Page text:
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The New Routine: Establishing a care pattern post separation by Marcie Shaoul

Breaking up is hard to do. Even when it’s amicable and following a collaborative approach. And when children are involved, it’s always harder.

In the backdrop of no-fault divorce and the increased interest in the collaborative approach, there is a noticeable and welcome shift in childcare arrangements. Parents are moving away from the ‘mum gets the kids and dad sees them every other weekend’ patterns of the last few decades. For many that can be emotionally charged because it’s hard to share your children. But what we need to remember is that it’s harder for them if they don’t see both of their parents.

Working together to decide on a care pattern that works for everyone can be difficult because it means you actively have to put into practice not seeing your children. This can drive all sorts of emotional responses that are based in fear. But we need to remind ourselves to see the bigger picture and that’s all about enabling your children to grow up safely, with stability and with the knowledge that they have both their parents actively in their lives.

At The Co-Parent Way, the UK’s only dedicated co-parent coaching practice, we work with parents to help them manage their emotions and give them the skills to communicate effectively with each other, so they can make plans and decisions such as care patterns, without it escalating into conflict.

Where your child spends their time is dependent on a number of things, including the geography of where both parents live.

Living within 45 minutes of each other

The most common arrangement

One of the most common arrangement patters we see is every other weekend with each parent. Ideally a Friday, Saturday and Sunday night, (if school drops can be managed easily on Monday mornings) and also one or two nights in the week. Remember homework will need to be managed too as well as after school clubs, so make sure that you can both accommodate this.

Week on / Week off

Some parents manage a week on and a week off. This can be a nice clean approach to co-parenting, but it’s not for everybody. Many find it too hard to go for a week without seeing their child. This approach works well when communication is not an issue, so children can maintain contact with their other parent during the week via facetime. Many parents who don’t communicate use this approach and this effectively becomes parallel or shared parenting. Remember, a week is a long time, especially for a young child.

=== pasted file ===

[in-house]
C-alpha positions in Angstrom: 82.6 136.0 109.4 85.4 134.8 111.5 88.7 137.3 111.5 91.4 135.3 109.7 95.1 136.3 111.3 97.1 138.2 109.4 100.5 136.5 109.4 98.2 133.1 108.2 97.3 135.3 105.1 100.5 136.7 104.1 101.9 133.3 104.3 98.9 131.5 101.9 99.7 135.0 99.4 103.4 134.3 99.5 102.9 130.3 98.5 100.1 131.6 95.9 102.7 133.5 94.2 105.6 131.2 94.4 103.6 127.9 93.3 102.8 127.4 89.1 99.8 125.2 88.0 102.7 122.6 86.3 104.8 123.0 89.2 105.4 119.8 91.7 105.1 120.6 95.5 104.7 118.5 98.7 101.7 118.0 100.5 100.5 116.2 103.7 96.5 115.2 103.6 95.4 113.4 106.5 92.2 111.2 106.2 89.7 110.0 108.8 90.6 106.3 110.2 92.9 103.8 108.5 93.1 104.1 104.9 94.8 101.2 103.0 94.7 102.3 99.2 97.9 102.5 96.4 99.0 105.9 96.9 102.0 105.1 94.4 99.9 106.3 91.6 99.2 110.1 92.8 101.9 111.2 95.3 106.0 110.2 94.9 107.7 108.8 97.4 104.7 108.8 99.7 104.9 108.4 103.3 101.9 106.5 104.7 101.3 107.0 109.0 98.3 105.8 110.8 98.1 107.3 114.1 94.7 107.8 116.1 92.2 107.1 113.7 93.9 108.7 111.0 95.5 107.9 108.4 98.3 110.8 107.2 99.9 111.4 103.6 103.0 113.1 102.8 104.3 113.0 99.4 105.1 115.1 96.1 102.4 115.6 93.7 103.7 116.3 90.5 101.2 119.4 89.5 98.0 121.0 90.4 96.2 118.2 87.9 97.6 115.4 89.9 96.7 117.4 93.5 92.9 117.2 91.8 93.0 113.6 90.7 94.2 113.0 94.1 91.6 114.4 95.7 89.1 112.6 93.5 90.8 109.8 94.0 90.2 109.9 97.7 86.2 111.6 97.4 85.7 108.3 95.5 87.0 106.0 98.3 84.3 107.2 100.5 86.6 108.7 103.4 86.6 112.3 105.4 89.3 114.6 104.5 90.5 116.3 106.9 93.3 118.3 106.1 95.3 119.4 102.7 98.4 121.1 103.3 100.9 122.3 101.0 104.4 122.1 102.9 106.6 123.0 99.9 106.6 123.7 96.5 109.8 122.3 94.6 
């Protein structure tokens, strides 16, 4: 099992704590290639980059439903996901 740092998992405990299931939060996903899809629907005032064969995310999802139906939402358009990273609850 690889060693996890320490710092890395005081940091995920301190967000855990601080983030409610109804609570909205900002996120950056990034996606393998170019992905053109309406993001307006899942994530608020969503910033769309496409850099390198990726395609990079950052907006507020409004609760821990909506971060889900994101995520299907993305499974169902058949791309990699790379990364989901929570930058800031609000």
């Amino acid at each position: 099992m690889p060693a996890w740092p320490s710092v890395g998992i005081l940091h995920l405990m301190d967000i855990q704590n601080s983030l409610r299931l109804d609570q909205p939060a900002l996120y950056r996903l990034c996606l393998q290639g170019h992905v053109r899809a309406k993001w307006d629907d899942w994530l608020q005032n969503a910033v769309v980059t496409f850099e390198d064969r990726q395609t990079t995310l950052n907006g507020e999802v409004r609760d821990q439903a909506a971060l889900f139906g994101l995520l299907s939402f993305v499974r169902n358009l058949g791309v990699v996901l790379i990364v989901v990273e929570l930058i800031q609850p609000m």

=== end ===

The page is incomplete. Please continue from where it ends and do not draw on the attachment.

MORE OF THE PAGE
A 3-4 split

This is a trickier one to navigate because of weekends. And it always looks different from month to month, but if your children can get their heads round it and they can see and they know where they are going to be from one week to the next then it can be managed.

Fortnightly 1: Monday – Thursday (parent one) Thursday – Sunday (parent two)

Fortnightly 2: Thursday – Sunday (parent one) Monday – Thursday (parent two)

And once a month it works out that both parents will have a full week with the kids. It can be helpful to keep a tracker on your fridge so your child can easily see where they are going to be and when. Managing school uniforms, PE kits and books as well as your work and diary can be challenging with this split. But when it works, it can be fantastic for children and parents.

Living further away.

Living in the same country.

It depends how far away you live, but aiming for every other weekend, with two evenings a week minimum to speak to the parent who they are not with is a good benchmark. Parents in this scenario often use the school holidays to supplement the time with the children for the parent who isn’t the primary carer. Remember as the primary carer, it’s also important for you to have holiday time with your children.

Living in different countries.

For parents who live in different countries video calling and interactive platforms have become a game changer. It means that being in touch with your children who are far away from you can be more meaningful and more ‘every-day’. School holidays become really important in this scenario as do trips made by the ‘away’ parent and the child to see each other.


The thing to remember is try not to restrict the contact with the other parent. It’s your choice that you are divorcing, not your child’s.

If you’re finding co-parenting hard visit for lots of free resources and guides. For expert help you can take our on-demand course which will give you many practical and easy to use tools to help you communicate, reduce conflict, set boundaries and improve decision making.

Get in touch if you want to talk more

Marcie Shaoul is the founder of The Co-Parent Way coaching methodology for separating parents. She is considered to be a thought leader on co-parenting.

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